I make it a point to add some little stones to the waterer as well, just to better guard against any potential losses. The chicks will benefit greatly from the marbles, which will both provide their tiny beaks the capacity to drink and keep them from inadvertently falling in and drowning.

Unbeknownst to most people, chicks dying in their waterers happens frequently. Generally speaking, newborn chicks are weak at birth and still learning how to use their legs, maintain their equilibrium, and move about in general. Because of this, the chicks run the risk of potentially dying after falling into their waterers to get a drink.

Are Some Breeds Good Swimmers

As with everything else in this world, some people are more skilled than others in particular areas. Chickens are subject to the same regulations as well.

Certain varieties of hens have a reasonable level of swimming ability. Furthermore, there are certain breed members who are thought to be poor swimmers, and there are breed members of other breeds that excel in the water.

The Silkies are one breed that has a reputation for being terrible swimmers. They are one species that sinks like a stone because of its unusual trait of having fluffy feathers, which makes them prone to getting soaking wet in a short amount of time after being exposed to water.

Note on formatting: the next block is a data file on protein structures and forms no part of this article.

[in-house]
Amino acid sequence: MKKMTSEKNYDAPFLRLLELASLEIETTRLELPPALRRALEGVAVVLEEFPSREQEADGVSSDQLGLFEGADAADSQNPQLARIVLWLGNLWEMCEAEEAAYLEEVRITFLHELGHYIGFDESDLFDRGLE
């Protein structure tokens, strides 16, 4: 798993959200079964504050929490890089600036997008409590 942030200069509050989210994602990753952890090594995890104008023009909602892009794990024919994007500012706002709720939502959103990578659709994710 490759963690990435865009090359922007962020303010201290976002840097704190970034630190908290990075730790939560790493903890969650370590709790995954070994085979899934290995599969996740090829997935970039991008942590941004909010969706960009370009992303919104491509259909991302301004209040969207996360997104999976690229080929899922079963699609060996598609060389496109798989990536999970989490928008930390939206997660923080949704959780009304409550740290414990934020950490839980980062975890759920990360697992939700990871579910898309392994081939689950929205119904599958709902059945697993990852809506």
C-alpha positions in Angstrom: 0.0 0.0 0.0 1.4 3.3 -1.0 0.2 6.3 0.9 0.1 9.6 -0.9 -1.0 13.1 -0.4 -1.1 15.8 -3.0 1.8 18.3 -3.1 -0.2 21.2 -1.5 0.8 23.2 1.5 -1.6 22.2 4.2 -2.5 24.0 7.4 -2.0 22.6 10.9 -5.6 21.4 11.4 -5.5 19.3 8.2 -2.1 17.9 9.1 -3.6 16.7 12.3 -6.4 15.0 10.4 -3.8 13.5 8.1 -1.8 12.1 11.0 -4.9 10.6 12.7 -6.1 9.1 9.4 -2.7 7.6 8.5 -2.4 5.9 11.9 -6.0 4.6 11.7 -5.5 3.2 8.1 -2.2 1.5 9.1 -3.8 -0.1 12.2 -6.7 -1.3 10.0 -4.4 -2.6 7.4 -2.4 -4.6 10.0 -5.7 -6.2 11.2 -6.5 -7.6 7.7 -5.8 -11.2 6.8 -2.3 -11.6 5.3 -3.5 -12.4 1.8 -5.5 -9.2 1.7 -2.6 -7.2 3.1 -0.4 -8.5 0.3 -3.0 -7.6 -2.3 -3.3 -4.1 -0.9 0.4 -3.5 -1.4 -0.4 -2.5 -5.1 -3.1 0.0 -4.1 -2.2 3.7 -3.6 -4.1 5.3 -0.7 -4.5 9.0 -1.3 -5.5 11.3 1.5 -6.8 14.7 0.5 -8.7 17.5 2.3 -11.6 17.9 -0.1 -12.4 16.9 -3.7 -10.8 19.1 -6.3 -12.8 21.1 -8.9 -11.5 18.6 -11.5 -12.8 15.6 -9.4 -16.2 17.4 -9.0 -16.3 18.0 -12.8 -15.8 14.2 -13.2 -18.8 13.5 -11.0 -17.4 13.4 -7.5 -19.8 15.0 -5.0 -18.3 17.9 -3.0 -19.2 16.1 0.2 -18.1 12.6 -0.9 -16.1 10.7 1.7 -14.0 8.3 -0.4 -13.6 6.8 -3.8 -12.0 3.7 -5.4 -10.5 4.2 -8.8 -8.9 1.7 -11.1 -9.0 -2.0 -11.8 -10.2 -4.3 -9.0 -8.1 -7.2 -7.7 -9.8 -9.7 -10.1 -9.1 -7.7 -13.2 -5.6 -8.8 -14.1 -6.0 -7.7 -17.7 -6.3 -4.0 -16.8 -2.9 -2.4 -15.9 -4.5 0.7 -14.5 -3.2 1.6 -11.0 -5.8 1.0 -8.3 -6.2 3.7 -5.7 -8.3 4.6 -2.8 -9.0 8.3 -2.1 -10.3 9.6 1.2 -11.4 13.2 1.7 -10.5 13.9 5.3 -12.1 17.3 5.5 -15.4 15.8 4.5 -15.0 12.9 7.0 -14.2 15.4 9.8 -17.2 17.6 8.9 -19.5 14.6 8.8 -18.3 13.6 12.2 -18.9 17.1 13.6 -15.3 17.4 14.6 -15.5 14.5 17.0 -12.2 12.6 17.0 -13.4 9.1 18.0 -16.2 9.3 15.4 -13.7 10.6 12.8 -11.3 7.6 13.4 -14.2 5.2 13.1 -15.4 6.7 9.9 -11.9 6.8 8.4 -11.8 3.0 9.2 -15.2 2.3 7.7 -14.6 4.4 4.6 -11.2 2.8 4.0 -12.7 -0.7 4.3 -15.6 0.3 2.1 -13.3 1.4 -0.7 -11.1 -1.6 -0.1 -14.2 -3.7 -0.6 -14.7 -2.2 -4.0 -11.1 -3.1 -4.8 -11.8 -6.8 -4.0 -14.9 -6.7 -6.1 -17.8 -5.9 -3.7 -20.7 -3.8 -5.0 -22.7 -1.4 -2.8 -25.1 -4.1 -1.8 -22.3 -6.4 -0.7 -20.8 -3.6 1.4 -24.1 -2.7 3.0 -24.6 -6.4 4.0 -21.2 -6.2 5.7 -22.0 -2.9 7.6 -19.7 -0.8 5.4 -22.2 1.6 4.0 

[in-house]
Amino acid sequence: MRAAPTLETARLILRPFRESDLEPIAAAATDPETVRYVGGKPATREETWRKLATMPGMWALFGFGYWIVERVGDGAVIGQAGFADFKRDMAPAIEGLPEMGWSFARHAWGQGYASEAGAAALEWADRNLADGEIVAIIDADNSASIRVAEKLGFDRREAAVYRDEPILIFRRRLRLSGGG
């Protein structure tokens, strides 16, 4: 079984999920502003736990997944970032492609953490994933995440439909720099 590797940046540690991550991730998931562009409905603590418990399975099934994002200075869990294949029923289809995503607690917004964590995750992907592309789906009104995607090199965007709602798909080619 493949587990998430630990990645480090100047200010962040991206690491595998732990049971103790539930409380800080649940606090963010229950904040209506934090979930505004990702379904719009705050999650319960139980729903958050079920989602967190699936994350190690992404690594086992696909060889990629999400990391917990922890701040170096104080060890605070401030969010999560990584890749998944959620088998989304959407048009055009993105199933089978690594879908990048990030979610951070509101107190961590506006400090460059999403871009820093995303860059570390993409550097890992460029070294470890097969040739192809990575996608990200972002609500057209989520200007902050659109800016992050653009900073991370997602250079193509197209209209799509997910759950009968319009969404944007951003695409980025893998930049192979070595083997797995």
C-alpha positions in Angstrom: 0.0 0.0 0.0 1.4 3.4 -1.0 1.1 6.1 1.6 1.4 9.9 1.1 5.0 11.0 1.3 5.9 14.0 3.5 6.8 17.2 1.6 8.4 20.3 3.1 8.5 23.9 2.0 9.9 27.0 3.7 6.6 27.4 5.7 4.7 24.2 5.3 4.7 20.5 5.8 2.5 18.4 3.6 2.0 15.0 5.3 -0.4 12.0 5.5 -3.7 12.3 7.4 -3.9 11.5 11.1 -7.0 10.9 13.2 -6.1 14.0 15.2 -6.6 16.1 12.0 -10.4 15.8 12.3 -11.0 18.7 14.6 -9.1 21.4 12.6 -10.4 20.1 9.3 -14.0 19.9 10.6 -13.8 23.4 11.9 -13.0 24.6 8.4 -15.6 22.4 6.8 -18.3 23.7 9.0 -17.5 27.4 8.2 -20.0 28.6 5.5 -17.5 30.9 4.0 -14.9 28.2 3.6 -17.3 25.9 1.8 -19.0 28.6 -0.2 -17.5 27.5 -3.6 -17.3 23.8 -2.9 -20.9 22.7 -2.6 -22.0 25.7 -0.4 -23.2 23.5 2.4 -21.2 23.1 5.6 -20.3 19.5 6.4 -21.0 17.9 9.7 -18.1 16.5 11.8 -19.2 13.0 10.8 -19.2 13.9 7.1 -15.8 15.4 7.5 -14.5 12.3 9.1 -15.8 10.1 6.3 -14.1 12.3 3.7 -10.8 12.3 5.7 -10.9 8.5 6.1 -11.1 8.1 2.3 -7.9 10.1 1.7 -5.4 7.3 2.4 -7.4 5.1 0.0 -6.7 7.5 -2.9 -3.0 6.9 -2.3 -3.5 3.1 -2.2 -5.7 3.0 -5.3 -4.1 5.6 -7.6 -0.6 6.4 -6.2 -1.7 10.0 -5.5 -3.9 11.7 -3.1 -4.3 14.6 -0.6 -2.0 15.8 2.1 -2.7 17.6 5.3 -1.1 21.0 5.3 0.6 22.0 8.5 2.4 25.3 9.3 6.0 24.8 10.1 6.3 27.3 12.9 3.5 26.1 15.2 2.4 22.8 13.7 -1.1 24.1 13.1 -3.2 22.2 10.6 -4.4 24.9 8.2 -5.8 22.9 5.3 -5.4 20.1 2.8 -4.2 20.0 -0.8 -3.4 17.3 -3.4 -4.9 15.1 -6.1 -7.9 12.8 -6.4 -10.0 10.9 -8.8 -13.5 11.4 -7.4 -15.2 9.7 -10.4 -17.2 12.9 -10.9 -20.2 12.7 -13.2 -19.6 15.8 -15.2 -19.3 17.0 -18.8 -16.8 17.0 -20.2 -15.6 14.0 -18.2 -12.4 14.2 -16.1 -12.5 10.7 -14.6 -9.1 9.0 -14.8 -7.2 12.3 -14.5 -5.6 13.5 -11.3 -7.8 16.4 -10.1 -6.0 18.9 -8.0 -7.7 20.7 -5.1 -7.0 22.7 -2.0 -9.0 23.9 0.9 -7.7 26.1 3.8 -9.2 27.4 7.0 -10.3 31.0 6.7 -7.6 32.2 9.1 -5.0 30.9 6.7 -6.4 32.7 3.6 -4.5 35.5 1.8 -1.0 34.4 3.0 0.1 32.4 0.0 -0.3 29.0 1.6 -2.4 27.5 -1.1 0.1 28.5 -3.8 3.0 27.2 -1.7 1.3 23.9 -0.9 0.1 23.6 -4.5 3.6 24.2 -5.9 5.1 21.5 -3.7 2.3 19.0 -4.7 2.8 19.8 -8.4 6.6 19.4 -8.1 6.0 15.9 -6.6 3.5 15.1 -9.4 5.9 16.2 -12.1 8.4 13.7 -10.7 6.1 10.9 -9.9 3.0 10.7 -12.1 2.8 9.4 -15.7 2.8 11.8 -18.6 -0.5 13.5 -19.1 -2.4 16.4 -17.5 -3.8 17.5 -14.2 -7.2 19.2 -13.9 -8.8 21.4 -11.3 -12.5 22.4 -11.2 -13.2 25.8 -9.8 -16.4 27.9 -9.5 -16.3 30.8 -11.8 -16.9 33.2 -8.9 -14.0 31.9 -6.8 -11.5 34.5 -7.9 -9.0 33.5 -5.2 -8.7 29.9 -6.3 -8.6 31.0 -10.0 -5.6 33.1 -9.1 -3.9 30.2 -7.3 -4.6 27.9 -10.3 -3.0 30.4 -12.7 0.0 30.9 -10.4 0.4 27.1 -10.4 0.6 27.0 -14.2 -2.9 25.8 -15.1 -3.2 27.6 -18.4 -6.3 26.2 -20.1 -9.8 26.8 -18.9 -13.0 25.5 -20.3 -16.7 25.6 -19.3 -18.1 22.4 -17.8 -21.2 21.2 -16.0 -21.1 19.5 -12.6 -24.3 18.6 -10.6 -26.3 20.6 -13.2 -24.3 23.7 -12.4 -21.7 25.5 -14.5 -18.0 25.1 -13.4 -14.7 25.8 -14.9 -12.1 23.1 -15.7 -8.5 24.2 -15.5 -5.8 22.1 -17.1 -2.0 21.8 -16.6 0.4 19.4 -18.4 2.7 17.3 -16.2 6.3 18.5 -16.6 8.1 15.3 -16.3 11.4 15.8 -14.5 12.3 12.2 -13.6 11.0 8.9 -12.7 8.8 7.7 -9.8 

If you have Silkies in your flock, you must remove them from the water as soon as possible—within a few seconds, else they will almost certainly drown.

The Basic Take-Aways

Can chickens swim? – The answer is yes, and while some do prefer to swim, it is not typically something that they do.
Do hens have a drowning risk? It turns out that chickens can drown, and they do it very frequently.
Can young birds swim? No, their feathers, which resemble down, absorb water rapidly, making them anxious.
Are hens fond of water? Sure, but only with the intention of drinking.
Is getting wet harmful for hens? Yes, it is not a good idea to let your hens get wet, as a general rule of thumb.

Can hens perish in a swimming pool? Yes, even though your hens might think of your pool as a water supply, they might easily die in it.